The announcement this month of a major Los Angeles city and county initiative – Purposeful Aging Los Angeles – is an exciting beginning for a multiyear effort to unleash the potential of the region’s aging population and create a better future for all Angelenos.
Los Angeles Mayor Eric Garcetti was the first U.S. mayor to sign the Milken Institute’s Best Cities for Successful Aging Mayor’s Pledge, which unites public-sector leaders around a commitment to enhance aging lives and enable older adults to contribute to our cities.
There is now a historic opportunity for the mayor, his colleagues on the county Board of Supervisors and a wide range of stakeholders to build on the spirit of the pledge and set the standard for regions with aging populations that hunger for new ideas and innovative practices.
Increasing longevity is one of the most significant achievements in human history. Longer lives have contributed to unprecedented global economic growth and possibilities for personal fulfillment that previous generations could only dream of. But the risks that accompany an aging population are now upon us. Dependency, disease, and financial insecurity are increasing threats. We segregate older people from communities, civic institutions, and workplaces. We dismiss their aspirations and underestimate their capacity for productivity and creativity. We stereotype, discounting their wisdom and experience. We encourage their disengagement and isolation.
While too many older adults confront illness and financial hardship, the trends are encouraging. Older adults today are generally healthier and more vibrant than their forebears. They represent a largely untapped resource with much to offer – not just the wisdom of age, but also the practical experience that can enrich families, work, and educational and social settings. They offer great potential for mentoring and training in the workplace, along with valuable perspectives that enhance intergenerational collaboration and understanding. They drive economic growth in entrepreneurial ventures. In encore careers and volunteer activities, their guidance and beneficial support contribute to society’s well-being.
One in five Americans will be age 65 or older by 2030, with most living in urban environments. Worldwide, this older group will outnumber children under 14 by midcentury. Los Angeles shares this life-changing demographic shift. According to the California Department of Finance, the number of adults age 65 or older is projected to increase by an estimated 43 percent from 2010 to 2020. The greatest growth will occur in the county’s oldest cohort, those age 85 and above.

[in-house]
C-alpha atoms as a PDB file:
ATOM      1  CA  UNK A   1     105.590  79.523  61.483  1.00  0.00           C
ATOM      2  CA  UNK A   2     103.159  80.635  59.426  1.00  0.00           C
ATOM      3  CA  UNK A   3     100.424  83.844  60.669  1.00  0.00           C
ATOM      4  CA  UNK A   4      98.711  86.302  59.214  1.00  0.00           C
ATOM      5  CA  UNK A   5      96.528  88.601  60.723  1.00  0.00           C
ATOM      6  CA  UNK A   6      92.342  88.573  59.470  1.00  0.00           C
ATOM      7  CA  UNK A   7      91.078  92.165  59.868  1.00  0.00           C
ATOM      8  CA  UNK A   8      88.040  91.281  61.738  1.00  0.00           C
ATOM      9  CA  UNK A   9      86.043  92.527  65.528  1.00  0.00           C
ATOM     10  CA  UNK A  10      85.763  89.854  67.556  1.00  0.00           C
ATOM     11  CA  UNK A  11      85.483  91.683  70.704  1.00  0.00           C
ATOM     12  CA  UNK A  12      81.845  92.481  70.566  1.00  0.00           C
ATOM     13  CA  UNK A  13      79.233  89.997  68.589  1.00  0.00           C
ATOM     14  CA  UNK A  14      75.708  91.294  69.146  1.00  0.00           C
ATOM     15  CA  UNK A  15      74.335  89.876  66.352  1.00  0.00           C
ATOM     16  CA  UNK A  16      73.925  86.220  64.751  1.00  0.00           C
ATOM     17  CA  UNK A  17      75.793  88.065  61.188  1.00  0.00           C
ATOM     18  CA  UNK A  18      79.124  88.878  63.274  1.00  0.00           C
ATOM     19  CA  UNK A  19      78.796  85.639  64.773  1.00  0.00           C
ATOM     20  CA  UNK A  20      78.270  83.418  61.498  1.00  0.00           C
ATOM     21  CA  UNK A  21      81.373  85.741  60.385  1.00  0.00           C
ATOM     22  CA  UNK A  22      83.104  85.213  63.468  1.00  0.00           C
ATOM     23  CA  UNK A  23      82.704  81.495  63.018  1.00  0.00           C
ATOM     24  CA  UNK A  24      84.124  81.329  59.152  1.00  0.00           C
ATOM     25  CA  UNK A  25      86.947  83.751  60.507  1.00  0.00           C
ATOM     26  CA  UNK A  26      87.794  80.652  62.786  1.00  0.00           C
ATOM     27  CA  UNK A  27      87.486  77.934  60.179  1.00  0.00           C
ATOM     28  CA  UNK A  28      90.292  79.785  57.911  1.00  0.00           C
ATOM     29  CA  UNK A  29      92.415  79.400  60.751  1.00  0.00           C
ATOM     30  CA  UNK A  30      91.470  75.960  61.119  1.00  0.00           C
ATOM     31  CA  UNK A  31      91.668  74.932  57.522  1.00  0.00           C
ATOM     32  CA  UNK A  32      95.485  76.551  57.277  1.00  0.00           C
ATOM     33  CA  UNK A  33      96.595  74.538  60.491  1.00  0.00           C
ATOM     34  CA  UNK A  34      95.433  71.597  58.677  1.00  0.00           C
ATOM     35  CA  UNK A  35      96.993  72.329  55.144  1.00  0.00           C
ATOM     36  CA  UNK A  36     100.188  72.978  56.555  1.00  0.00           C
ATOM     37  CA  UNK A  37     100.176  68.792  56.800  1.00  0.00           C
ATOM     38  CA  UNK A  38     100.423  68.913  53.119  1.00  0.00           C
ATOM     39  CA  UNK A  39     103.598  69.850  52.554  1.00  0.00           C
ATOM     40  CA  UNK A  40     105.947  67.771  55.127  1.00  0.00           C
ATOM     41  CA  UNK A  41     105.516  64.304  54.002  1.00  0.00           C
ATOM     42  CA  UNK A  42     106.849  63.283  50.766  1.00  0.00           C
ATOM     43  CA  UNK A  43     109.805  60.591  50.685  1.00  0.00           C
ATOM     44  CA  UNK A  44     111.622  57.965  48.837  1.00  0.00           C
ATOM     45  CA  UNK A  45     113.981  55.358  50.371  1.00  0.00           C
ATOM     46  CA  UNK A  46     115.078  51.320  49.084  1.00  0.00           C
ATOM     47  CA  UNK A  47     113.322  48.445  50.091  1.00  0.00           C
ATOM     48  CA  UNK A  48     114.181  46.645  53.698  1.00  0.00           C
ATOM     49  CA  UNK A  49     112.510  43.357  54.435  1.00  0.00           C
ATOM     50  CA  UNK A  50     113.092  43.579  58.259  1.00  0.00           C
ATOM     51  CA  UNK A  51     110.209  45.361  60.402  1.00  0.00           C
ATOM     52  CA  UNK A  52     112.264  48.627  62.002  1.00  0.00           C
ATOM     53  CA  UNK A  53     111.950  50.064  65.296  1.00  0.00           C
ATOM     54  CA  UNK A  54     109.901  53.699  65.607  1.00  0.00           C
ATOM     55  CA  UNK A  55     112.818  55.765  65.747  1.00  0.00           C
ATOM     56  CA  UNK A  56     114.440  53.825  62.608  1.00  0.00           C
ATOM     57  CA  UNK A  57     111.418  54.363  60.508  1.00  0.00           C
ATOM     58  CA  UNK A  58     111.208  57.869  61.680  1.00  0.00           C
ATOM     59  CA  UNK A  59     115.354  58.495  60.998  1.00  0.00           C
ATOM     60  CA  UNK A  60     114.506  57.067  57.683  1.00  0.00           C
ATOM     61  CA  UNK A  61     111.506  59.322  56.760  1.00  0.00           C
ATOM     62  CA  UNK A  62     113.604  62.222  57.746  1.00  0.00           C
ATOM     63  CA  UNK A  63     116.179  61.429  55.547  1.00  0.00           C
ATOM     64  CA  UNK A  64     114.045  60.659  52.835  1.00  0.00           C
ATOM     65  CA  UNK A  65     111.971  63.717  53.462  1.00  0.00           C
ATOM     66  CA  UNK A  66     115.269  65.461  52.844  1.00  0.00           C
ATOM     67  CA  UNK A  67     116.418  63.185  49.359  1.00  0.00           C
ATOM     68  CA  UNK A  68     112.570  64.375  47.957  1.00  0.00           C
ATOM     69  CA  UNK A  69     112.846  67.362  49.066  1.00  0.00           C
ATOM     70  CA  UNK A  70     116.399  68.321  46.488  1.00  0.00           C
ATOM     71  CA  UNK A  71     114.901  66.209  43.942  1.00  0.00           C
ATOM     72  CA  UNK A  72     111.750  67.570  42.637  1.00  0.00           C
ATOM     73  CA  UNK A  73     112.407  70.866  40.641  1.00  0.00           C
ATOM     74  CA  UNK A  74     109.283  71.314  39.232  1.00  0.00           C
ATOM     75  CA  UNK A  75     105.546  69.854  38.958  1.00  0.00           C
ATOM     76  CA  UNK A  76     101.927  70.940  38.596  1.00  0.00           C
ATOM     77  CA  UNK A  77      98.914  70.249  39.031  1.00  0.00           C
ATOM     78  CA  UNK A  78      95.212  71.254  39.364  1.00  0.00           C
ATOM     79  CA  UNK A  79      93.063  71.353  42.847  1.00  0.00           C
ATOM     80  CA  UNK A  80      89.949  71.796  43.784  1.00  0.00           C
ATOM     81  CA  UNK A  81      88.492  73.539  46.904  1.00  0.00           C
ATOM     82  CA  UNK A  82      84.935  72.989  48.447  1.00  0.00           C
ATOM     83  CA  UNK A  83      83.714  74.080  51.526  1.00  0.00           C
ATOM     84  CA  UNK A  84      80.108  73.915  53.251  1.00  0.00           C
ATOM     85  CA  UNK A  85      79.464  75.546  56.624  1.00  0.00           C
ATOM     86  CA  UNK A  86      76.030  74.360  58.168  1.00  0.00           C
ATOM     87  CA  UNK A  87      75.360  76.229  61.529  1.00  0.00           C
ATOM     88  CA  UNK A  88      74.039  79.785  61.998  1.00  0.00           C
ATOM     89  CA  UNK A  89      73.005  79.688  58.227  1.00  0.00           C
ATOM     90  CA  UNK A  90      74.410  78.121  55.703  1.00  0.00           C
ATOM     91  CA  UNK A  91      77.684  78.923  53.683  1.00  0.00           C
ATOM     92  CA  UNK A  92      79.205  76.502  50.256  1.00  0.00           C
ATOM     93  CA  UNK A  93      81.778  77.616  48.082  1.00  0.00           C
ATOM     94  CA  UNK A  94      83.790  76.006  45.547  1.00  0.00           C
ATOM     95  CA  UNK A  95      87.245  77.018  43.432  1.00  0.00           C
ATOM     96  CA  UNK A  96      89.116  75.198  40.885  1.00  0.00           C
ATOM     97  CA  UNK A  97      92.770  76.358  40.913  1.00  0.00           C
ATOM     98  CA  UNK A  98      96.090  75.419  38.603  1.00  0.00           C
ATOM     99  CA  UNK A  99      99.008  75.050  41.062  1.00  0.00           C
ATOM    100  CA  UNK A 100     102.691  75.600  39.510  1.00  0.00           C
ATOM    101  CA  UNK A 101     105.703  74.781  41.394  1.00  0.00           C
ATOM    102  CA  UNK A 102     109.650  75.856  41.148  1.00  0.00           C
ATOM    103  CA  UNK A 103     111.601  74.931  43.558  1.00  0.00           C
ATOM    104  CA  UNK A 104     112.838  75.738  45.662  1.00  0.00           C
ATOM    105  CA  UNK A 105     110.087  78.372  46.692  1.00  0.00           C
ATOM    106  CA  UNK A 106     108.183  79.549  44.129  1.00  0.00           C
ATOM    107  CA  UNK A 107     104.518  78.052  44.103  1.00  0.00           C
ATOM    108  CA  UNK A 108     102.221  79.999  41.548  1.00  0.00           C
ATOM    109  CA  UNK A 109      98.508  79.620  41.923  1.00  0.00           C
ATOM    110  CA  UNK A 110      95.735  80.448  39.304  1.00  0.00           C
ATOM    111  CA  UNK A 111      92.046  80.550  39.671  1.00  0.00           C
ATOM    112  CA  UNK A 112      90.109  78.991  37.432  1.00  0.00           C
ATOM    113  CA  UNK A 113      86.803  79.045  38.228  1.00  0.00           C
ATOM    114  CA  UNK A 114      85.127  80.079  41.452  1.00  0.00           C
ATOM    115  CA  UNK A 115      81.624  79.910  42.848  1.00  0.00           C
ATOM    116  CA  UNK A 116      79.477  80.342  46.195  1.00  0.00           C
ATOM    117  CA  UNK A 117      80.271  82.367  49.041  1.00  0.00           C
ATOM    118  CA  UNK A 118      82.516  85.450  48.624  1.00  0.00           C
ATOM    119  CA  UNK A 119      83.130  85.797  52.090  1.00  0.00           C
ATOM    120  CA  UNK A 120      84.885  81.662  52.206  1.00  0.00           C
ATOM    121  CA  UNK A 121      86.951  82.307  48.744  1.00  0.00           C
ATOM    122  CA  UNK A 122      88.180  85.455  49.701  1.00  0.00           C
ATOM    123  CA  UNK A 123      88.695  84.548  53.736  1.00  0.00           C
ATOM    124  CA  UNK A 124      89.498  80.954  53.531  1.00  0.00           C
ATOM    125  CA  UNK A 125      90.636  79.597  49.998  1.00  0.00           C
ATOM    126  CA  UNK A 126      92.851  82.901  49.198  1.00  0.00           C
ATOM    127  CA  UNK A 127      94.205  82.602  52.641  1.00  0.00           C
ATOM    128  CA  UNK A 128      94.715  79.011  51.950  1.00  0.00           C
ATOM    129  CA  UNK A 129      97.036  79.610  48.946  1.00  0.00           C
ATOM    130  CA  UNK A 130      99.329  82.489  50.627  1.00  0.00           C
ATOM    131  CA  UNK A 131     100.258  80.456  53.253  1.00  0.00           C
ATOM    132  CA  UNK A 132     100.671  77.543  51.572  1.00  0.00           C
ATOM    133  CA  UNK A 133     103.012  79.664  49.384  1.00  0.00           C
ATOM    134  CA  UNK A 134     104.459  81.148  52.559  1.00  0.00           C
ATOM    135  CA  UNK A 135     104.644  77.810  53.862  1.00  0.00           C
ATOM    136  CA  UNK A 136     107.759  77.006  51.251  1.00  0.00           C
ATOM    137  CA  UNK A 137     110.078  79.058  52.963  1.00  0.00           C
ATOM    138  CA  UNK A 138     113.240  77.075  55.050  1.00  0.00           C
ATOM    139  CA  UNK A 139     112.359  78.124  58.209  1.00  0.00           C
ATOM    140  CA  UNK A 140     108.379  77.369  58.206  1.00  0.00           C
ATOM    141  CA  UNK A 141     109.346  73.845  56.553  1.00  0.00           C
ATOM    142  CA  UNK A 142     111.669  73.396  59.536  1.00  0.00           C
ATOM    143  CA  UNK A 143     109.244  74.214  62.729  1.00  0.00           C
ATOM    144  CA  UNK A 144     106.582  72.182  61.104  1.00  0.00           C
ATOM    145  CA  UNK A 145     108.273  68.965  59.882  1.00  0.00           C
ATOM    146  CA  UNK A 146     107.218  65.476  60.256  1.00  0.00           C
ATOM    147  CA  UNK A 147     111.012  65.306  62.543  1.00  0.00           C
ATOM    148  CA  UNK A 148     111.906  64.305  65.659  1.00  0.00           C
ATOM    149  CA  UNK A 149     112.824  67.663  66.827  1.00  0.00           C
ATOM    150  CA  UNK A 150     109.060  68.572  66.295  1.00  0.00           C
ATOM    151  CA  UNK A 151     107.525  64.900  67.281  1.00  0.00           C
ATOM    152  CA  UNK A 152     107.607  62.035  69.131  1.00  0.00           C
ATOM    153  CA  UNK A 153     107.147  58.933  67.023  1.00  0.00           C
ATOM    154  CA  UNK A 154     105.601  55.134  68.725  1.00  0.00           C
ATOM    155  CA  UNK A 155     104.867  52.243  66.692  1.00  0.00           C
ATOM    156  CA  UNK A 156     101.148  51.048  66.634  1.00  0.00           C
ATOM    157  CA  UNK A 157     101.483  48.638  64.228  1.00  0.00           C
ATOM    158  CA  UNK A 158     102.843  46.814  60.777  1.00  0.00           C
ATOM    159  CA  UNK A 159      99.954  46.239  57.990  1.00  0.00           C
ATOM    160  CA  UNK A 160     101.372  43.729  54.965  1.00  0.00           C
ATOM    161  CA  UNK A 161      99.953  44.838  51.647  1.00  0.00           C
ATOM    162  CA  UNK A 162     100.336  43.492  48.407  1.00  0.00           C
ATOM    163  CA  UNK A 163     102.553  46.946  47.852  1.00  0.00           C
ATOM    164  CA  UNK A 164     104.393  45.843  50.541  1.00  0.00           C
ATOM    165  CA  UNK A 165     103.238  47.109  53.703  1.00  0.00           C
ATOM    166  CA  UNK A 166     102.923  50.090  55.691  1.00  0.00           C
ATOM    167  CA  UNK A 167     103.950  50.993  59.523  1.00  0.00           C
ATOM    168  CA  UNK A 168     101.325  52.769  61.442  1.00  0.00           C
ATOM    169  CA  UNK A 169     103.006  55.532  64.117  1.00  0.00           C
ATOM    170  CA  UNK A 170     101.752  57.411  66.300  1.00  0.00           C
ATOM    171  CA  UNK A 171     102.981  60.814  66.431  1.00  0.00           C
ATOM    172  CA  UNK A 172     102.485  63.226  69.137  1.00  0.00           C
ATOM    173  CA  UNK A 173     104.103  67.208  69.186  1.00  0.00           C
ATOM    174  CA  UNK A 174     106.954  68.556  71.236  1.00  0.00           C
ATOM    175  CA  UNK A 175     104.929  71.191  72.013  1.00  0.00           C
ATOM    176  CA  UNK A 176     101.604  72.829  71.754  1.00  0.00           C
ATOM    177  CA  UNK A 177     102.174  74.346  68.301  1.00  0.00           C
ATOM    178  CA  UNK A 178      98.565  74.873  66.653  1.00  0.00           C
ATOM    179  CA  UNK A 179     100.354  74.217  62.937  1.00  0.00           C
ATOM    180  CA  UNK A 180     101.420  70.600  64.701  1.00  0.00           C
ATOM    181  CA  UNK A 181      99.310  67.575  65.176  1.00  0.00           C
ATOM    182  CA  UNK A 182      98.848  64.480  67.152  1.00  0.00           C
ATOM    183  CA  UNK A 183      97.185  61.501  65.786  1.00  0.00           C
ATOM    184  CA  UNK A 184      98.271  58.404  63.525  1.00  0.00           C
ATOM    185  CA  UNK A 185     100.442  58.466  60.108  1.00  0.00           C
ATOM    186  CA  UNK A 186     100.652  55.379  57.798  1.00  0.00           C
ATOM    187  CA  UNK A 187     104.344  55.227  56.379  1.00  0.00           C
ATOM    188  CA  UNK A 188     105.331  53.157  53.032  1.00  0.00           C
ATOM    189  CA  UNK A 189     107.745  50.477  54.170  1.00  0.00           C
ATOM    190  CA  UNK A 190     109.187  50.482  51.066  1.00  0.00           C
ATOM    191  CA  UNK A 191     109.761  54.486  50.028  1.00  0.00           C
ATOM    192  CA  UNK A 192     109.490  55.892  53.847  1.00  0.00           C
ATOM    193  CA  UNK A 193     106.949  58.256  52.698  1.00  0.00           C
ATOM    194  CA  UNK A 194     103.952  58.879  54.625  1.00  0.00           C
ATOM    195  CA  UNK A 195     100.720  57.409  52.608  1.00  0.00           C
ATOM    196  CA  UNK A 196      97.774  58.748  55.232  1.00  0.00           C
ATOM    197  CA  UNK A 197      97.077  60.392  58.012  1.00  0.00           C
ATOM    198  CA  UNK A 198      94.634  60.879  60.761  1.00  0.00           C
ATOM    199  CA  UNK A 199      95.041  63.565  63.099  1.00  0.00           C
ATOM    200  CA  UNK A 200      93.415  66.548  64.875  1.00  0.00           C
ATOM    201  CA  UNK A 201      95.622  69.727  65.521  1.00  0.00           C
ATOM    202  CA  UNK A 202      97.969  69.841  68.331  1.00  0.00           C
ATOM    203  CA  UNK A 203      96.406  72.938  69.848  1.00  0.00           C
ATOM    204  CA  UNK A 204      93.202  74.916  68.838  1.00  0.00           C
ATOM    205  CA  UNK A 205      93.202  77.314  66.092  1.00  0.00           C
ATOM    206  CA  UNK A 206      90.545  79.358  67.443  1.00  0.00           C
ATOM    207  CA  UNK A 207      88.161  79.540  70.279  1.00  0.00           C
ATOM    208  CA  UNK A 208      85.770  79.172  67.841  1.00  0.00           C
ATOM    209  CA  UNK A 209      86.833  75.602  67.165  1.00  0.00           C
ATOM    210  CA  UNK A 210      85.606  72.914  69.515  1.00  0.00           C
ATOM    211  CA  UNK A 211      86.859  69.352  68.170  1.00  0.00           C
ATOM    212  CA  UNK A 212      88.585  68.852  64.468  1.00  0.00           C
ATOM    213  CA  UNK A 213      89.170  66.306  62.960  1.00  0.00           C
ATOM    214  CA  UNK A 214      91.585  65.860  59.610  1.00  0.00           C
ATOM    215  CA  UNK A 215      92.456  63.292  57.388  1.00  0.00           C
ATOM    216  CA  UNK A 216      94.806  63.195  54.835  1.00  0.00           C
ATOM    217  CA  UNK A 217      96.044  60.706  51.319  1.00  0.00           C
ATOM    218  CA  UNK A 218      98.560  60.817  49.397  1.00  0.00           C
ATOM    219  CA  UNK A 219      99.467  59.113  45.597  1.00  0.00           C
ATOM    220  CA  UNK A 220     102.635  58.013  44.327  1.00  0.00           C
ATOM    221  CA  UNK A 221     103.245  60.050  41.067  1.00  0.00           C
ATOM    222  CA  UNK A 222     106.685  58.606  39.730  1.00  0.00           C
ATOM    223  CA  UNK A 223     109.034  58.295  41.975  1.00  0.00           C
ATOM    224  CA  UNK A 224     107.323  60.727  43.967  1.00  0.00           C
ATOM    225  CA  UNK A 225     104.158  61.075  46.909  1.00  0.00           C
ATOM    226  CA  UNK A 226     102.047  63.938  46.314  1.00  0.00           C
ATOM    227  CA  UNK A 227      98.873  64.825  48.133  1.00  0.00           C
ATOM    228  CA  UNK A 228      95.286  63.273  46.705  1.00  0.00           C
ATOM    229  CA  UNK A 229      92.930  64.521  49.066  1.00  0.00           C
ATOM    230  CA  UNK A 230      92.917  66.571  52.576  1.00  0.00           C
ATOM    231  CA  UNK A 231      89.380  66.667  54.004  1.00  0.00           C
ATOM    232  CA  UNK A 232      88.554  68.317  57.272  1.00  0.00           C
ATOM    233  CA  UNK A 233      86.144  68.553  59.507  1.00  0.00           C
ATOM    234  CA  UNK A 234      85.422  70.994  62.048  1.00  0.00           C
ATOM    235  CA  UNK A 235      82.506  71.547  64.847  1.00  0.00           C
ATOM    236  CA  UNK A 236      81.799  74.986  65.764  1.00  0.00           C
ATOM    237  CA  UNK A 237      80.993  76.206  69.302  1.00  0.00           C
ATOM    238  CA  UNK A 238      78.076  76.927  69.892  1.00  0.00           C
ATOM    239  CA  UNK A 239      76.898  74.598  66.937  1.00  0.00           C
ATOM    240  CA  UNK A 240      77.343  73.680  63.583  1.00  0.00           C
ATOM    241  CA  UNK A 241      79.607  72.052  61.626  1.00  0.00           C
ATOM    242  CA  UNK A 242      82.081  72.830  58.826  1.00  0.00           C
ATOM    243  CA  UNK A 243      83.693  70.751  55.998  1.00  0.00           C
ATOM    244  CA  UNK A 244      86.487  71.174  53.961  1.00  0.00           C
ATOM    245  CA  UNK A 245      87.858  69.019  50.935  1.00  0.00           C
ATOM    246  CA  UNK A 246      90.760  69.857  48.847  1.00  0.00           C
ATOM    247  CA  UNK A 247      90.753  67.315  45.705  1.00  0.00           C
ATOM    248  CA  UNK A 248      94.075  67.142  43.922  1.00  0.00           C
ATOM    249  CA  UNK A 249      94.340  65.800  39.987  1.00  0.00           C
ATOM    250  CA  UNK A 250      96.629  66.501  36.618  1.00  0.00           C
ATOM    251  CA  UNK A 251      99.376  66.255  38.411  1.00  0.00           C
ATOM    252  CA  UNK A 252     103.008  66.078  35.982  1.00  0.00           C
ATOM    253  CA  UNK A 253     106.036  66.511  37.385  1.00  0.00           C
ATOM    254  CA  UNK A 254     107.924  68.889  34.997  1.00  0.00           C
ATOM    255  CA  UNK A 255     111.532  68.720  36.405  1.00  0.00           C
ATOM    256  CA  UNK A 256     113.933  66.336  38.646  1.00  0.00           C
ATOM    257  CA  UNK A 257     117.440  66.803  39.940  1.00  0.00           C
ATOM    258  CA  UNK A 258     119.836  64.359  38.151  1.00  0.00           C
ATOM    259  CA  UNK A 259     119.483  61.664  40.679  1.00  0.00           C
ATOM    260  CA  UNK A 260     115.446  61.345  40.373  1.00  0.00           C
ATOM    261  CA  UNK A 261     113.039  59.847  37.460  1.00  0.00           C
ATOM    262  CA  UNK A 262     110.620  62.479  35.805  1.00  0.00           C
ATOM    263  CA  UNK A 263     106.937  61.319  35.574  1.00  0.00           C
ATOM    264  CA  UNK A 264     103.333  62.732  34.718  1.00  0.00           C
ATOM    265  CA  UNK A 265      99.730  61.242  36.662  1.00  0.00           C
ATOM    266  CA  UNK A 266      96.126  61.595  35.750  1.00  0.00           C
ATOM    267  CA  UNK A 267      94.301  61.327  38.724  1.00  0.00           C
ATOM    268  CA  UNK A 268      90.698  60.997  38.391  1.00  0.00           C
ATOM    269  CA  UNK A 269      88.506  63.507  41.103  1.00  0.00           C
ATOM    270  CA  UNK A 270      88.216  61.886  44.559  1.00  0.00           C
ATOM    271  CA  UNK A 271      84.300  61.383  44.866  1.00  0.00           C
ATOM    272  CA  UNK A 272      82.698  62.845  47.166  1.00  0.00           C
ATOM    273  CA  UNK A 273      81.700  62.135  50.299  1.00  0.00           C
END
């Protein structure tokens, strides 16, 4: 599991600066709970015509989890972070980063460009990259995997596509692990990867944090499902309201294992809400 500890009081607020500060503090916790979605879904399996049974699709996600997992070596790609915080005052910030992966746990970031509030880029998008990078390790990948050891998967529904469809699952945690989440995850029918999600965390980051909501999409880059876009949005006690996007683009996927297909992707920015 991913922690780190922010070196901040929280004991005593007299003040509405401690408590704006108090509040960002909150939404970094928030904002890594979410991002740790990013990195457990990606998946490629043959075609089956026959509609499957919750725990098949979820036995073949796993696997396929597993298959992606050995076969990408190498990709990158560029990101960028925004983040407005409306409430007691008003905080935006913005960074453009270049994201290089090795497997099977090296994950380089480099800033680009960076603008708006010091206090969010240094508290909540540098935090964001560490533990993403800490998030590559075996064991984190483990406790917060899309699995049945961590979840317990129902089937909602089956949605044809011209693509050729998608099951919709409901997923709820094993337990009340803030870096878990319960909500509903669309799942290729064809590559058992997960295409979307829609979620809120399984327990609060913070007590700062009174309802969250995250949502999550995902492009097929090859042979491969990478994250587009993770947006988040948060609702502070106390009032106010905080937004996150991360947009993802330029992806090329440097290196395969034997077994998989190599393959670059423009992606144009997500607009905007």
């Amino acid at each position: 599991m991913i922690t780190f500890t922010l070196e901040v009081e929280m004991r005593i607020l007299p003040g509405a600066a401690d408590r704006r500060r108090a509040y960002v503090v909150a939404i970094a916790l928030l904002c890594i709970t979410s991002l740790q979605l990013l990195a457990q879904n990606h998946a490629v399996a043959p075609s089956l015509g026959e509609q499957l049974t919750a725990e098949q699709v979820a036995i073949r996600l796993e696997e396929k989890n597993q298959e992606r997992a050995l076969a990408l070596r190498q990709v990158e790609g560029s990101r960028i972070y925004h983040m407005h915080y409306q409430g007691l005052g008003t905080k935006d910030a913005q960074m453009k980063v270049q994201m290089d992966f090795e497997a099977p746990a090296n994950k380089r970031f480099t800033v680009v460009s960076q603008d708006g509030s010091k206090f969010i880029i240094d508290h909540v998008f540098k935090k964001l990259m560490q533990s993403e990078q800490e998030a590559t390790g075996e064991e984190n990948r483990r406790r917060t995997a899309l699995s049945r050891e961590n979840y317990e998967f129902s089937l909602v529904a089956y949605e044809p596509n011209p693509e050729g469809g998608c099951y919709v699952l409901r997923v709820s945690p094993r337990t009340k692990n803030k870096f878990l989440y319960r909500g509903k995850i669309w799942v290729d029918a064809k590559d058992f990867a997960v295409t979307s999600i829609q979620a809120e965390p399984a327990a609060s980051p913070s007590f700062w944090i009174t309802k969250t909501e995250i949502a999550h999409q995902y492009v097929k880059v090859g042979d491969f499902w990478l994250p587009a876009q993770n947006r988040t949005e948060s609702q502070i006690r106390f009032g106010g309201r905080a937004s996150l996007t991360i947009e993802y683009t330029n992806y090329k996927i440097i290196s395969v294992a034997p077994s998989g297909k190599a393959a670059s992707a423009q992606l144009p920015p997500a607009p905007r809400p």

Public officials are on the frontlines in addressing the consequences of the region’s unprecedented aging. Their response will measure not only their leadership but the global stature of Los Angeles.
New retirement norms
Older Angelenos expect an improving quality of life, dignity, and the ability to age independently. They want to remain connected to friends, families, and colleagues as well as to community, faith, and cultural institutions. New retirement norms require pathways to new possibilities for work and purposeful contributions.
Los Angeles must become more physically, economically, and socially attuned to the well-being of its mature residents. It must optimize health and promote connection. It must offer responsive social services and opportunities for lifelong learning, work, and volunteerism that benefit all residents.
Our region must upgrade infrastructure and encourage advances in technology and communications to enable people to age well at home. Continuing improvements in transportation and new housing options will promote mobility, safety, and convenience, enabling older adults to remain active participants in neighborhoods and communities.
The challenges to achieve this vision of a world-leading, age-friendly Los Angeles will not be insignificant. A large number of our older adults in the region do not have the means to meet basic needs. Affordable housing options are limited. Health solutions are not well-distributed. Expanding transit options will take time. Ageism in workplaces and the broader culture impedes opportunity. The diversity of the population represents a powerful asset but also increased complexity.
Yes, there will be challenges. But purposeful aging is a central issue that will determine the quality of life in the region for all.
This is the time to imagine a new future of aging in our region. We applaud the mayor and supervisors for their announcement of Purposeful Aging Los Angeles.
Paul H. Irving is chairman of the Center for the Future of Aging at the Milken Institute and distinguished scholar in residence at USC’s Davis School of Gerontology.
Source: Los Angeles Business Journal